Welcome to Agilix Dawn!

Tips and Tricks for authoring video in Dawn

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Ryan Richins
  • Agilix team member
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Dawn is designed to support socially-driven, video-centric courses as part of the best mobile first learning experience out there. Here are some recommendations to help you take full advantage of its capabilities and ensure your learners the true Dawn Learning Experience.

Video guidelines

  • All videos need to be in mp4 format to upload to Dawn.
  • Follow these video specs for best results:
    • Shoot in 1080P or above.
    • Design for 3-12 minute clips.
    • Design with 360px width in mind.
    • Use 16x9 aspect ratio for all video.
    • Remember that maximum upload video size is 1 GB.
  • Remember this is mobile first; fullscreen screen capture does not read on smartphones. All on-screen text or detail work must account for this and use at least font size 14.
  • Design with smallest delivery mode in mind. Mobile devices in portrait mode have a width 360px. While talking heads are fine at this resolution, you want to make sure the details of your screen or scenic shots are visible at that size. Test this using Chrome’s debug resolution tools on your desktop. https://developers.google.com/web/tools/chrome-devtools/device-mode/
    • Shoot test video before you fully commit your expensive resources. Check video and audio on all of the target devices.
  • Aim for 3-15 minutes of video to leverage the tool’s strengths, and err on the side of “less is more” when possible. If you do this, your file sizes will be fine.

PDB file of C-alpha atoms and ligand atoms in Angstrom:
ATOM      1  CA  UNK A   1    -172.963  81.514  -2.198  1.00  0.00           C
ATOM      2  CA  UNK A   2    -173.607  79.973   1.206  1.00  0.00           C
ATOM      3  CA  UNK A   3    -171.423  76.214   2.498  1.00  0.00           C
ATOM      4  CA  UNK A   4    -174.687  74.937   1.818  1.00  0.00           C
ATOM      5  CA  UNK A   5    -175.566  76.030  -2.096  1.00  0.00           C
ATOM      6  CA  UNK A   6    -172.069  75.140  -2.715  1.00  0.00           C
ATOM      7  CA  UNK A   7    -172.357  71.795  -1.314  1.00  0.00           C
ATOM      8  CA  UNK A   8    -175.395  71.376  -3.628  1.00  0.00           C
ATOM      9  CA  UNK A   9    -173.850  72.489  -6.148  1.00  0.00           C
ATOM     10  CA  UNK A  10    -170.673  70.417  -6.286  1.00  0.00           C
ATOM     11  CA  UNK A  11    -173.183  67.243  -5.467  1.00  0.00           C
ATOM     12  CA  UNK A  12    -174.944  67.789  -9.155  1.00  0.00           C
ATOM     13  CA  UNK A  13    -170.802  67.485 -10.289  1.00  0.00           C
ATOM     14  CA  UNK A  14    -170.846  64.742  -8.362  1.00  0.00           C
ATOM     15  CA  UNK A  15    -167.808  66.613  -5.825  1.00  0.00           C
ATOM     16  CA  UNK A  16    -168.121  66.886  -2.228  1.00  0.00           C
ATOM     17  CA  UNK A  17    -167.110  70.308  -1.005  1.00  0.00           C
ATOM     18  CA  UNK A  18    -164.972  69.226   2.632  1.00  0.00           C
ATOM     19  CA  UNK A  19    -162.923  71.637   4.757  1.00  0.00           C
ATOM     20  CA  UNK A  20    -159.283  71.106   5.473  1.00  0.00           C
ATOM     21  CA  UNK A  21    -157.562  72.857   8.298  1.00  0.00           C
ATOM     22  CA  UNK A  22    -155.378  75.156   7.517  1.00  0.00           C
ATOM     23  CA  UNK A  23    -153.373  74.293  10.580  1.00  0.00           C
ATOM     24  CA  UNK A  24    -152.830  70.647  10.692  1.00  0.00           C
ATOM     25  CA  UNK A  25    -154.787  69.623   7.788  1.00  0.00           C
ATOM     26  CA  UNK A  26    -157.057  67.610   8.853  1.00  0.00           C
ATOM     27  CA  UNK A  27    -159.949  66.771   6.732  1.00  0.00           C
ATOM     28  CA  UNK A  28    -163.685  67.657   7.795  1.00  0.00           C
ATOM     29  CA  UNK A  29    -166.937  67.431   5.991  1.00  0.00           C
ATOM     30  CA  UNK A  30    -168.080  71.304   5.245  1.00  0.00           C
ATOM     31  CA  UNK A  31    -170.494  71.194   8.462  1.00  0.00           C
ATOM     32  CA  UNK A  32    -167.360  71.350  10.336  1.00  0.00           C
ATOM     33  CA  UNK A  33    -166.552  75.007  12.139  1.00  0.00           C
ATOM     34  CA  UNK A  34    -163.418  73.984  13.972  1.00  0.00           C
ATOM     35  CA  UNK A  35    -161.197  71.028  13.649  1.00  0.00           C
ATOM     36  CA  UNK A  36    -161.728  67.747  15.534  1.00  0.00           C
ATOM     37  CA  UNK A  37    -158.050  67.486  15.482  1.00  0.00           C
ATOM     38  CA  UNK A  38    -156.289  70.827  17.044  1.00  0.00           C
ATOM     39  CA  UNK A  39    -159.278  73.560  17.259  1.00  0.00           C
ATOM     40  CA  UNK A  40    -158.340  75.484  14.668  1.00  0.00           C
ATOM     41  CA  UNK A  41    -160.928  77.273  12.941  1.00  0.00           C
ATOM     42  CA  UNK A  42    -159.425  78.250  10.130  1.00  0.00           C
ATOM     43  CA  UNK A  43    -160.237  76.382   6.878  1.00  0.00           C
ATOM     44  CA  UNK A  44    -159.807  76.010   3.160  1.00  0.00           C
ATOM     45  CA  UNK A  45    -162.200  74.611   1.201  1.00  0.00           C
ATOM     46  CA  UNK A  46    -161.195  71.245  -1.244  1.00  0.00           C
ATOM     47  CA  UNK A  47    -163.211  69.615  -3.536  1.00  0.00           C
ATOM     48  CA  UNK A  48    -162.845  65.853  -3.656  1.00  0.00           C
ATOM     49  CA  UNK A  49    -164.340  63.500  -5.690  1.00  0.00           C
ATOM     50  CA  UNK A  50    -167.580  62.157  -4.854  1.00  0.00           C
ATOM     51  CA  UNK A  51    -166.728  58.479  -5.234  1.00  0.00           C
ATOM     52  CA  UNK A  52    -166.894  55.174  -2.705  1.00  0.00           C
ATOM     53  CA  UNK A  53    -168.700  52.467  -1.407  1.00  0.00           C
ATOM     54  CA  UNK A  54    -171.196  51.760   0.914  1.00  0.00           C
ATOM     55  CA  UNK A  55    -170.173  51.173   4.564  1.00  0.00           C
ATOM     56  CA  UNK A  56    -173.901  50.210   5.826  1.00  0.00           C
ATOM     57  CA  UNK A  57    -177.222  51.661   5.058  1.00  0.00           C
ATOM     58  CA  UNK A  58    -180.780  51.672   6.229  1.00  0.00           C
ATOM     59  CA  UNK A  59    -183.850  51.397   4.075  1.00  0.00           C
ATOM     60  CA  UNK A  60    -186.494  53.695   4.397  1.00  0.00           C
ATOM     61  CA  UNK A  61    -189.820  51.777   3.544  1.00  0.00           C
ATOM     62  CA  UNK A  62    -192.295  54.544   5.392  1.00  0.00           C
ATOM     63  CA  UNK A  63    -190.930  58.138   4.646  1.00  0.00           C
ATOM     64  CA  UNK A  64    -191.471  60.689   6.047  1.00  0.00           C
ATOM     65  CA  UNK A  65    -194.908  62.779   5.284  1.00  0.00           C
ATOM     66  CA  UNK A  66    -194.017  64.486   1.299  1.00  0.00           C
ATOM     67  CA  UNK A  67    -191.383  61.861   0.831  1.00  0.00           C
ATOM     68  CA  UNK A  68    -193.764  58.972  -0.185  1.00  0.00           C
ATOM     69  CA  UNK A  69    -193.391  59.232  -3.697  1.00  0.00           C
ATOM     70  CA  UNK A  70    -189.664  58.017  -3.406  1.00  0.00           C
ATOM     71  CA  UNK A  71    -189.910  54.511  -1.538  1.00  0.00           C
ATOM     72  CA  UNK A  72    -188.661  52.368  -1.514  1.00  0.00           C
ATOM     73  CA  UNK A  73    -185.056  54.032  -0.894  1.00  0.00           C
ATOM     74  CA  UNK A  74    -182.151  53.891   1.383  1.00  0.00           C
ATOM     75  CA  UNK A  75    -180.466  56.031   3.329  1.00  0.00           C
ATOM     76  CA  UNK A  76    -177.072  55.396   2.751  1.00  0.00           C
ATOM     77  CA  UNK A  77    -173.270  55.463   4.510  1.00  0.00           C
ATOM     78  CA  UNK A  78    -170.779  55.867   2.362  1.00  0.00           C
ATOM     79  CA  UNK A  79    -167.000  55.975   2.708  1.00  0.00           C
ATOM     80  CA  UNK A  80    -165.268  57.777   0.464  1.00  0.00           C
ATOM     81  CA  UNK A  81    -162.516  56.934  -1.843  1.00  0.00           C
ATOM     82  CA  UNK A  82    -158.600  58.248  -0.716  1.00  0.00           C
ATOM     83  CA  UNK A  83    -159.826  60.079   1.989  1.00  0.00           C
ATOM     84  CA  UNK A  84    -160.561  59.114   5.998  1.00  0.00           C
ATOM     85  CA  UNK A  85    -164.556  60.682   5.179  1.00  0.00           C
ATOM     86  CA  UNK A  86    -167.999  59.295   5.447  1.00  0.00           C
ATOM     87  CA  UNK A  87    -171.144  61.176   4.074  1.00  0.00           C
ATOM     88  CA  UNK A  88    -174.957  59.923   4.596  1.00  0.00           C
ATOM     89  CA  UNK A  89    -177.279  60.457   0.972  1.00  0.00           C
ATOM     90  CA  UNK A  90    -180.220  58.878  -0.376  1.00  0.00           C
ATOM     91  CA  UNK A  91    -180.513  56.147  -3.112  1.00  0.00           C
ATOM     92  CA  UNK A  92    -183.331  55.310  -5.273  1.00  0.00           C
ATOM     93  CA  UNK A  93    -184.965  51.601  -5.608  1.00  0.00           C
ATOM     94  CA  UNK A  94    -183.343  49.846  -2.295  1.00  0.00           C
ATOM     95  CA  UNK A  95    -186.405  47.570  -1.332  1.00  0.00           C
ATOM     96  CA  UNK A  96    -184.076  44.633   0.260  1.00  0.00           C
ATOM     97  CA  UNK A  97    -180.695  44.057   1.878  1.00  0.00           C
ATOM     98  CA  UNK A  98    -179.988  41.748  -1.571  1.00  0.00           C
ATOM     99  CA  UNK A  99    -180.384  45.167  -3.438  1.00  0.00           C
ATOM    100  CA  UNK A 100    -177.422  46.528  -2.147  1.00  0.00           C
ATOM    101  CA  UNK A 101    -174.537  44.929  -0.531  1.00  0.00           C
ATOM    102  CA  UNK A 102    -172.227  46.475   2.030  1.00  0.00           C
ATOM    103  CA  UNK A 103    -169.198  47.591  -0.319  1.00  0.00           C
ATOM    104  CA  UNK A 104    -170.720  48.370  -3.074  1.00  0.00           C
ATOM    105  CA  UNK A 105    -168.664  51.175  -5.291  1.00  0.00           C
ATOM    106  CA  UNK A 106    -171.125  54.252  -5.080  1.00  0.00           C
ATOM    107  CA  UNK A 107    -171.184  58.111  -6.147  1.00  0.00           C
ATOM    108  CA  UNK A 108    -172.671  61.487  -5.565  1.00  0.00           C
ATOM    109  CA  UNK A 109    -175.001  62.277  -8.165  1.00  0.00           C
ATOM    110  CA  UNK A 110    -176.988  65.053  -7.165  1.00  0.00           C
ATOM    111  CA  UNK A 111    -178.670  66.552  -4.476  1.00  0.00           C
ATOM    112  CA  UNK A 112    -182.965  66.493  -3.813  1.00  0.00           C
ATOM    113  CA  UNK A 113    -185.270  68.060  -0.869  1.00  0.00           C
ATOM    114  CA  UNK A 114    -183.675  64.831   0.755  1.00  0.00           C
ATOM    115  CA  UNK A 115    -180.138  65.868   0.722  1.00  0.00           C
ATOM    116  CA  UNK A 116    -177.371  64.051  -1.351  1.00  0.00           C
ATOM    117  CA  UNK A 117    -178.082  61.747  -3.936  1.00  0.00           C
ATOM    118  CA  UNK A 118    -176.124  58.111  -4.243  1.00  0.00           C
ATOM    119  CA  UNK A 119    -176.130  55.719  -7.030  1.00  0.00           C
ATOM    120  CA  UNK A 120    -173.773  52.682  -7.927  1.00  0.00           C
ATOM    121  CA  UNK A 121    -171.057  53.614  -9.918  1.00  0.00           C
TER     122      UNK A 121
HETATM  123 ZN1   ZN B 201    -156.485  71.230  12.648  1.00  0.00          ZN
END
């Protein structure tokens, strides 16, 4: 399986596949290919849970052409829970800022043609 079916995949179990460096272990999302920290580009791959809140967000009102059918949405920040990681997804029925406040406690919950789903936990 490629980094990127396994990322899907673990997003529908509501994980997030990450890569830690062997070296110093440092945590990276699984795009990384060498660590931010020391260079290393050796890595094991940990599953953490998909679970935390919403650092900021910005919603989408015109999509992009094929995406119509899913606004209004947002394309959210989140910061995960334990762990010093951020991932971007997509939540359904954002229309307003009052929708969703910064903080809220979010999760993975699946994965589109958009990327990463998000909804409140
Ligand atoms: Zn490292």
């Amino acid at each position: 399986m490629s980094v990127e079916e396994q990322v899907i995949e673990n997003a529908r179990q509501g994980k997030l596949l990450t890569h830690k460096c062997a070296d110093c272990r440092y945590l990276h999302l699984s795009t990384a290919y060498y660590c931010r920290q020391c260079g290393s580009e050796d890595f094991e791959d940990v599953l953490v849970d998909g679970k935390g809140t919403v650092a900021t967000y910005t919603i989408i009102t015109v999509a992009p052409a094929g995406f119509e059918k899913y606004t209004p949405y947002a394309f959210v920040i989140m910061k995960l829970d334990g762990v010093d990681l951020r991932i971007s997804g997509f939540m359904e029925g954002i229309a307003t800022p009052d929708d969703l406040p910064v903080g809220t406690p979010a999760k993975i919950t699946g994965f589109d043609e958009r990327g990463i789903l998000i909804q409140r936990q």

• If your video is larger than 1 GB, consider breaking it into multiple instruction items or decreasing the resolution or frame rate before uploading.
  • We transcode all video to 720p (semi-high def) and 360p (low def); we recommend shooting in 1080p.
  • Create pauses (1.5-2 seconds) in the videos to allow for fade-to-black before and after interactions.
  • Make sure to check and match audio levels for all course video. You don’t want instructional items to have different levels since a learner will often play them back to back. Make sure your talking head, voice overs, and screencasts all are at the same audio level.

Localization

Localization is handled by building different courses for each language. Make the original course a template in the interface, so it can be copied and edited for localization.

Best authoring practices

  • Always think about the interplay between the video instruction, the social discussions inspired by interactions, and the mastery demonstration of projects. These should all form a unifying learning experience. Video should introduce and recap inline interactions. Projects should demonstrate video concepts and learning shared through interactions.
  • Remember to shoot a short introduction and course preview for learners to view in the course catalog.
  • Immediately after publishing, add projects and interactions to make engaging easier for learners and to set initial expectations of what good projects and interactions might look like.
  • If you build in interactions that take the learner away from the course, include opportunities for them to return and upload artifacts (photos, videos, etc.) that demonstrate their understanding and experience.
  • Promote social discussion. Limit the use of multiple choice questions. Instead, ask questions that drive discussion. Learners are here for a social learning experience. Create interactions that best create that experience and facilitate communal knowledge building.
  • As the author, participate in social discussions. Give encouragement and answer questions.
  • Track the learners’ experience and progress. If video viewing time are averaging low, then figure out why. Talk to learners directly on their feeds to understand what their experience is.
  • You can include YouTube videos as part of your instructional flow by adding them as supplemental materials.

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